BALLARAT police rescued a dog trapped inside a car yesterday afternoon, prompting calls from a canine behaviour expert for Ballarat dog owners to take their pet guardianship role seriously.
The calls come amid heartbreak for a Ballarat family, who buried their fox terrier on Christmas Day after it was mauled to death by two unrestrained dogs at Magpie.
The fox terrier’s owner, who asked not to be identified, was walking the small dog near Yarrowee River at Magpie with her nine year old son when the attack occurred just after 5pm on Sunday.
Two unidentified dogs, who the victims have described as “bull-mastiff-type” dogs, approached the little fox terrier and began mauling it as it was playing in the water.
The smaller dog’s owner jumped into the river to try and get the larger dogs to release her pet, but sustained several dog bites to her hands.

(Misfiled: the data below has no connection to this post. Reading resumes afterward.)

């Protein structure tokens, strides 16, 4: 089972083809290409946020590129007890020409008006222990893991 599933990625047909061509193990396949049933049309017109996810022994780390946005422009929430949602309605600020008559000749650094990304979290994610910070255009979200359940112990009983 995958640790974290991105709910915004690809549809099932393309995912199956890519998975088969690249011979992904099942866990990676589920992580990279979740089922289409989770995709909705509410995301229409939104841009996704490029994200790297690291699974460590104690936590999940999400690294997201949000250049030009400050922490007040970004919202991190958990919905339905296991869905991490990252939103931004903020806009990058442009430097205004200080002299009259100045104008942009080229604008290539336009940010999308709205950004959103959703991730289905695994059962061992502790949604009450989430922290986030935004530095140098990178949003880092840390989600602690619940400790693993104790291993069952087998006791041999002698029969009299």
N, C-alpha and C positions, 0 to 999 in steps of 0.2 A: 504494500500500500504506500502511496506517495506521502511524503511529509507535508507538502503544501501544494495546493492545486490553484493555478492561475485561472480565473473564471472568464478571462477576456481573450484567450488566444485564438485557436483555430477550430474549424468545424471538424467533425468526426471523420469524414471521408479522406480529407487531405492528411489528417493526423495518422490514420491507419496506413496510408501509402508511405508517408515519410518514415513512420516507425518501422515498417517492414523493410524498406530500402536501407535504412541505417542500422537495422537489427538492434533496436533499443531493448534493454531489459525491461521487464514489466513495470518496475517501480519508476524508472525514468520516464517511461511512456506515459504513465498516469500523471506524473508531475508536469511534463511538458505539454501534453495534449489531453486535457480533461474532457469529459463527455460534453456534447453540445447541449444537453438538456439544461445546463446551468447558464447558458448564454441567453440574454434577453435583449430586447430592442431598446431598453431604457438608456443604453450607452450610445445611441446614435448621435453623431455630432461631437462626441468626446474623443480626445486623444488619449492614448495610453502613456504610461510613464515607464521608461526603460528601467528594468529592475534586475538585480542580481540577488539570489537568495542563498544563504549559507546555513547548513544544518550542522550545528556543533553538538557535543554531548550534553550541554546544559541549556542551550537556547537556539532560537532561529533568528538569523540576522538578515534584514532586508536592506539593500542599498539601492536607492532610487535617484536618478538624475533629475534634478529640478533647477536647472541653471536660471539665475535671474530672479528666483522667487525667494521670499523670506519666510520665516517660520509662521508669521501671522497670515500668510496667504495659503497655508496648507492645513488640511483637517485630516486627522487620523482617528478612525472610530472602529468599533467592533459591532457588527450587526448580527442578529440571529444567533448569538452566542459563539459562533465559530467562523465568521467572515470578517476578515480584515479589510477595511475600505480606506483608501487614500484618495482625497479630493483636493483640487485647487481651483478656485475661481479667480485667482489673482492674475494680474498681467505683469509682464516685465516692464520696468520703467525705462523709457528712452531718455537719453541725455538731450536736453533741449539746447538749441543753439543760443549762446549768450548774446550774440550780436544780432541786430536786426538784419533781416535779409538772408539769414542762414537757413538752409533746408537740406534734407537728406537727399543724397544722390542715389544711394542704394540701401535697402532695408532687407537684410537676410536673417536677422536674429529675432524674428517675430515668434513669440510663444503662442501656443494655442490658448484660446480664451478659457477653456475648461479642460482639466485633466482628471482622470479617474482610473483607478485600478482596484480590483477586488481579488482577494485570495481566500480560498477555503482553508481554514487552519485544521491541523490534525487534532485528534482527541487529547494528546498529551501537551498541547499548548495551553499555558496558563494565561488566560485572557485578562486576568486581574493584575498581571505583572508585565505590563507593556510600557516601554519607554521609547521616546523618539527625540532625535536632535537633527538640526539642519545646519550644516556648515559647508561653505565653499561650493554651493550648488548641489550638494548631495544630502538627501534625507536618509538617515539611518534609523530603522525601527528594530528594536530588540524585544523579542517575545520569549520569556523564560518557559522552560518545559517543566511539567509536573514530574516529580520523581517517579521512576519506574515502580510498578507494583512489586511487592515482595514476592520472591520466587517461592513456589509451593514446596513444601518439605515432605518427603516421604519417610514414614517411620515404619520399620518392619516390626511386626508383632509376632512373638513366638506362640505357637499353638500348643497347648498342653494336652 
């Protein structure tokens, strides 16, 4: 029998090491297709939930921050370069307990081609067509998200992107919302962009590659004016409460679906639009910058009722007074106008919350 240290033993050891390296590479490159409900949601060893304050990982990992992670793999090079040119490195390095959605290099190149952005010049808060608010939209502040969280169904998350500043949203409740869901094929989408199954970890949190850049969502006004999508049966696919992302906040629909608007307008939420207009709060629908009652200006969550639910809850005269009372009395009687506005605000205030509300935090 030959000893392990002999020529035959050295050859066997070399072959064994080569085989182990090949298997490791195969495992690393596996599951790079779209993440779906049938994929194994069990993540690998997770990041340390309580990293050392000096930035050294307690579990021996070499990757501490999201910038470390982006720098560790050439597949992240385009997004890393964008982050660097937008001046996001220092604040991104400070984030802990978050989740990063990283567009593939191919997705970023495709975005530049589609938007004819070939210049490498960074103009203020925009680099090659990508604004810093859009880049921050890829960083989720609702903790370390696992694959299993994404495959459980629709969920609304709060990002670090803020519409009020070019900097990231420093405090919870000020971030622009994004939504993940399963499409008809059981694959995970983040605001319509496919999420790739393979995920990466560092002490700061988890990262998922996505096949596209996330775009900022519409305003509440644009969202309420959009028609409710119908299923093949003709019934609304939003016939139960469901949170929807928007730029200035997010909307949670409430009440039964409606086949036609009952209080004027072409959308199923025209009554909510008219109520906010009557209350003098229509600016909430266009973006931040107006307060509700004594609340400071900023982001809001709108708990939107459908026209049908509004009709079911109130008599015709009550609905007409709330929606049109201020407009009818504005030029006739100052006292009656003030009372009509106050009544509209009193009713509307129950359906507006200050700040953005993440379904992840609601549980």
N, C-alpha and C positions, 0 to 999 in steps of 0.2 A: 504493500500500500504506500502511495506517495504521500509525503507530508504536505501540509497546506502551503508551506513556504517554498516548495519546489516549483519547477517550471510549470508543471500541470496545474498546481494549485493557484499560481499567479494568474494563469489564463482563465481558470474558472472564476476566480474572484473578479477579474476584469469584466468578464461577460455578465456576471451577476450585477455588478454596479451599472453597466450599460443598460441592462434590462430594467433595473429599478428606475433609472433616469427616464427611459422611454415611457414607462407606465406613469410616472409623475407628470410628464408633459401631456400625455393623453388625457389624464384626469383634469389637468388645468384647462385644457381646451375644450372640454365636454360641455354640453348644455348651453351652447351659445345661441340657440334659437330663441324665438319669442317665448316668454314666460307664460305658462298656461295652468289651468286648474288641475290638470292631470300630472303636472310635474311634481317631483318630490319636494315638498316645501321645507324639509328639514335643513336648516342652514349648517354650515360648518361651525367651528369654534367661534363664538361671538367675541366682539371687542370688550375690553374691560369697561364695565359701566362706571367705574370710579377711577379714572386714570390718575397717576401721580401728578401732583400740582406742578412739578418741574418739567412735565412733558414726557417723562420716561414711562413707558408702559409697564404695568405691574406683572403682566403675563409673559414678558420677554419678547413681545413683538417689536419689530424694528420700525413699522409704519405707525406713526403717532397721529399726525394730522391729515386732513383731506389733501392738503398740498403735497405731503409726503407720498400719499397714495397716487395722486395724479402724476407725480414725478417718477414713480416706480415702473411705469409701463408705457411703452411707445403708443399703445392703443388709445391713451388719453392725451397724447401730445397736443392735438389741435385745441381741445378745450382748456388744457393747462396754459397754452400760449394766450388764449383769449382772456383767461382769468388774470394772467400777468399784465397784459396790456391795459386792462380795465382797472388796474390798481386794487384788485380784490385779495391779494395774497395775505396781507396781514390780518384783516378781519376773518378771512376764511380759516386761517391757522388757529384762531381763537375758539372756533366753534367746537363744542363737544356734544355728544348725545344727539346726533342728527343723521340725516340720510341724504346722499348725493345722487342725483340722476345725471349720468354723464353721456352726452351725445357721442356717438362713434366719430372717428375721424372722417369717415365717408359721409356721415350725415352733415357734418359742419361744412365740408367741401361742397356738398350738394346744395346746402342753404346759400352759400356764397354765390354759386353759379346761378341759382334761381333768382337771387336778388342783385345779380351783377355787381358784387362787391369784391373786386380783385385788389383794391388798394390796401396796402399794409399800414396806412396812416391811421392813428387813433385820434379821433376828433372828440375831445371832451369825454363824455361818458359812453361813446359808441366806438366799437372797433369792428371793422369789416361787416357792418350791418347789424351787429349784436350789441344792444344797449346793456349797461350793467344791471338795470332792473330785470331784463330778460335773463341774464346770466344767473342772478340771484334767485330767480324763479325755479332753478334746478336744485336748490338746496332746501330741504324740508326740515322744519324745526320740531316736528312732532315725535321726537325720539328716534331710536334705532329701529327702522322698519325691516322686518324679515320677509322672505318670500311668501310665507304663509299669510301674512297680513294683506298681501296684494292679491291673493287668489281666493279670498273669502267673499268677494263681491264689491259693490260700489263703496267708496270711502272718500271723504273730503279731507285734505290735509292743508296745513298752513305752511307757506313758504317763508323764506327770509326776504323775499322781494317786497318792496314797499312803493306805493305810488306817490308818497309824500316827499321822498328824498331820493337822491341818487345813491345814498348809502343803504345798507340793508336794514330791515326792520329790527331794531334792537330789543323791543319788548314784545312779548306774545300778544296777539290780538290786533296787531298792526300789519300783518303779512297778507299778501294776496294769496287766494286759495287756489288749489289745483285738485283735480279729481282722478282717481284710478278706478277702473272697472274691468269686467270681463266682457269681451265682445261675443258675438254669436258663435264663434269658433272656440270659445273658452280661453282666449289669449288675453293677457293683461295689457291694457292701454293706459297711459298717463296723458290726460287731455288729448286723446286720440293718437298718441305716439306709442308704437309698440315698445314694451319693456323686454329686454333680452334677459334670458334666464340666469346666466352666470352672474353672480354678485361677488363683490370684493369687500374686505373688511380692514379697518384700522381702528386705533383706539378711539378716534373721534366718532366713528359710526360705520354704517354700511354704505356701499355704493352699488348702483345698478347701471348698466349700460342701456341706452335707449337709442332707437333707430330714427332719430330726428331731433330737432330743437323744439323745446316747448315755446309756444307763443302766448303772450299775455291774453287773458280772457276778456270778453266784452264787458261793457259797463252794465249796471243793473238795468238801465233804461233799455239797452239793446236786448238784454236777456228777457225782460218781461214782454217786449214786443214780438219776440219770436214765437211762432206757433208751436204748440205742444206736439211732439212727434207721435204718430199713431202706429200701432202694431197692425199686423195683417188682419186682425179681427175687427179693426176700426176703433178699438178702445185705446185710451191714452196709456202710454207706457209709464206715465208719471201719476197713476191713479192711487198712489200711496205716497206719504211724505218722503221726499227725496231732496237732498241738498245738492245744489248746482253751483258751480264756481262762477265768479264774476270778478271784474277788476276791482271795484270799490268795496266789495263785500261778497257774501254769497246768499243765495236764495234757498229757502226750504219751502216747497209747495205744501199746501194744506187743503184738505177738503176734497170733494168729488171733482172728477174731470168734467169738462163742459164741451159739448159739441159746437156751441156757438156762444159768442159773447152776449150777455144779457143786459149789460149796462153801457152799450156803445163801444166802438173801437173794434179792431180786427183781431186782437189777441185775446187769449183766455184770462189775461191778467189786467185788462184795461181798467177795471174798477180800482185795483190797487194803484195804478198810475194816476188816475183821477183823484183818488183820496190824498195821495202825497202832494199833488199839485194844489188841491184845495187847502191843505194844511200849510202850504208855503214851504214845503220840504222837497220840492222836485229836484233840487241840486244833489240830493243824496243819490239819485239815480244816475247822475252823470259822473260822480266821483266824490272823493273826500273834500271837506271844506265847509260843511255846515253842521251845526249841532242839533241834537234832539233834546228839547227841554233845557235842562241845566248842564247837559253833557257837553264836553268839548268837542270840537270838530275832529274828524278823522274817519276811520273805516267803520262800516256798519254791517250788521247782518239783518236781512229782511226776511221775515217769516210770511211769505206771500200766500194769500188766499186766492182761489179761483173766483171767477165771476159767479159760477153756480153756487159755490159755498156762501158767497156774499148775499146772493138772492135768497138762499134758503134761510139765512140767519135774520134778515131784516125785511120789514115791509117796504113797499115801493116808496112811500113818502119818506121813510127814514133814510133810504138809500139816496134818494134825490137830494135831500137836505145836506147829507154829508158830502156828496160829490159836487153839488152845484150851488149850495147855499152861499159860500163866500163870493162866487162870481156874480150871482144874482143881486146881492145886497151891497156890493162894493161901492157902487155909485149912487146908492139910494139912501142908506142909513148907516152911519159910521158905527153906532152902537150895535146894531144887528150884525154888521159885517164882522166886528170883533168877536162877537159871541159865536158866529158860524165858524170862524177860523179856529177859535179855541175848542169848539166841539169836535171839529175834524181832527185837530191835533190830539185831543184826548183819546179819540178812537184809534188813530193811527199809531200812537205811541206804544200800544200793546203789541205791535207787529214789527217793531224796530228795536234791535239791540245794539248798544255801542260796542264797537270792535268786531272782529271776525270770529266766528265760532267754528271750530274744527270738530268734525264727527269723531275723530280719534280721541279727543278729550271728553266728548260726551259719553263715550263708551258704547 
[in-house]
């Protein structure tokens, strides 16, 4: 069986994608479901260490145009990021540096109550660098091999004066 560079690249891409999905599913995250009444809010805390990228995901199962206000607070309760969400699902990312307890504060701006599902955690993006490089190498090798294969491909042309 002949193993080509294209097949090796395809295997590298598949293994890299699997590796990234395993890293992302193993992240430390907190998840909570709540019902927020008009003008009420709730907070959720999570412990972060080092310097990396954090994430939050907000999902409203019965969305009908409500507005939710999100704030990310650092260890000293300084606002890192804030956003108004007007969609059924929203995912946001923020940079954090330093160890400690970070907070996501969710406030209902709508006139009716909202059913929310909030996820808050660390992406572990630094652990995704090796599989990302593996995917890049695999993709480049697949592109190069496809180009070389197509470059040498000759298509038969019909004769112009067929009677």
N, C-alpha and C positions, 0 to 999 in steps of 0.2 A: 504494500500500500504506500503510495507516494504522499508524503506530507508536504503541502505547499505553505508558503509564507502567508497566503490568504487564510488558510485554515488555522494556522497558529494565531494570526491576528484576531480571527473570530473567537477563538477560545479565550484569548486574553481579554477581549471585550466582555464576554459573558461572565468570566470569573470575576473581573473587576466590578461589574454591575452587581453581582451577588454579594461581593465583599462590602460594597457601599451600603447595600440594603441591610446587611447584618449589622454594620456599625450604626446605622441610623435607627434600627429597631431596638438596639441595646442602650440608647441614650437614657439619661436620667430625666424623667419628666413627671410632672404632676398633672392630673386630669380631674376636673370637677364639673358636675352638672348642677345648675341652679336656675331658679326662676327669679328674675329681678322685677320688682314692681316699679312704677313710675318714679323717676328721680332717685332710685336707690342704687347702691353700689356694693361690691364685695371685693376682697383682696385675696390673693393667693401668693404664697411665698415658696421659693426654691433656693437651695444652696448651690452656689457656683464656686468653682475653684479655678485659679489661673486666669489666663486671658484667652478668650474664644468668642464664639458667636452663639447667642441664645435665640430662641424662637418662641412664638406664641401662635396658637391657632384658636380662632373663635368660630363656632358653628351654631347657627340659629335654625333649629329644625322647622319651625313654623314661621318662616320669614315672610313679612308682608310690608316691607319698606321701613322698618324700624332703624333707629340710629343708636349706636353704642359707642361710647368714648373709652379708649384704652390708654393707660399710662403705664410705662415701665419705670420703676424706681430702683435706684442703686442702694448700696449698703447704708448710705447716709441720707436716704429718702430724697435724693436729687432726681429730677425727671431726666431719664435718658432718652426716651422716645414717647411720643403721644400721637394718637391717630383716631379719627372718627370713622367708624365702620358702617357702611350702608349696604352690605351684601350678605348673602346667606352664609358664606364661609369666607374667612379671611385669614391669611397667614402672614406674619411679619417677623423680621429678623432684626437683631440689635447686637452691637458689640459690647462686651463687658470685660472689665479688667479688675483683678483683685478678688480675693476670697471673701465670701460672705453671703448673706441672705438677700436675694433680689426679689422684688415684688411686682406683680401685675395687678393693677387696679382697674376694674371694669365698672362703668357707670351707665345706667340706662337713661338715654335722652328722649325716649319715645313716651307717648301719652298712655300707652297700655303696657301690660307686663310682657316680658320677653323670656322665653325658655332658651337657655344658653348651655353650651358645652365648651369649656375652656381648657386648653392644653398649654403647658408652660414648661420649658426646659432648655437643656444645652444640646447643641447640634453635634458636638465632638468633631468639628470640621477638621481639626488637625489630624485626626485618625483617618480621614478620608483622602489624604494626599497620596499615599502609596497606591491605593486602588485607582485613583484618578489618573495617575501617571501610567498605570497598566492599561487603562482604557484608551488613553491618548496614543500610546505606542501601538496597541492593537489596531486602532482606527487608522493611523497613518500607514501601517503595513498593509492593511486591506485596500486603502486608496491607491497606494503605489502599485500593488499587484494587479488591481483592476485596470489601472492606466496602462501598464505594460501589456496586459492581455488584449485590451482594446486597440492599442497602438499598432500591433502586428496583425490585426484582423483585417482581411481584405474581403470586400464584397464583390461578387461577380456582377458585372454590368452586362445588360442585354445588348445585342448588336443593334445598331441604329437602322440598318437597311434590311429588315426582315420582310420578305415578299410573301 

She said an unidentified man arrived on scene shortly after the dogs attacked and helped move them off her terrier, but it was too late. Her nine year old son watched the entire incident from a distance.
Yesterday, several police arrived to remove a trapped dog from a locked vehicle in Sturt Street just after 12pm.
Melbourne-based Canine Behaviourist Brad Griggs told The Courier both instances, while very different, could have been prevented by dog owners taking greater responsibility.
“Even when not fatal, canine heat stroke can have permanent side effects including brain damage, blindness and kidney problems,” he said.
“Responsible canine guardians just won’t take the chance... the very young, the sick and elderly dogs are particularly at risk.”
With regard to un-restrained dogs, Mr Griggs said dog owners needed to have constant direct supervision when in public areas with their pets.
“They need to have the ability to intervene immediately and effectively and to have effective control over their dog at all times,” he said.
“Canine guardians need to consider the fulfilment of the dog’s physical and mental requirements and need to ensure appropriate containment.”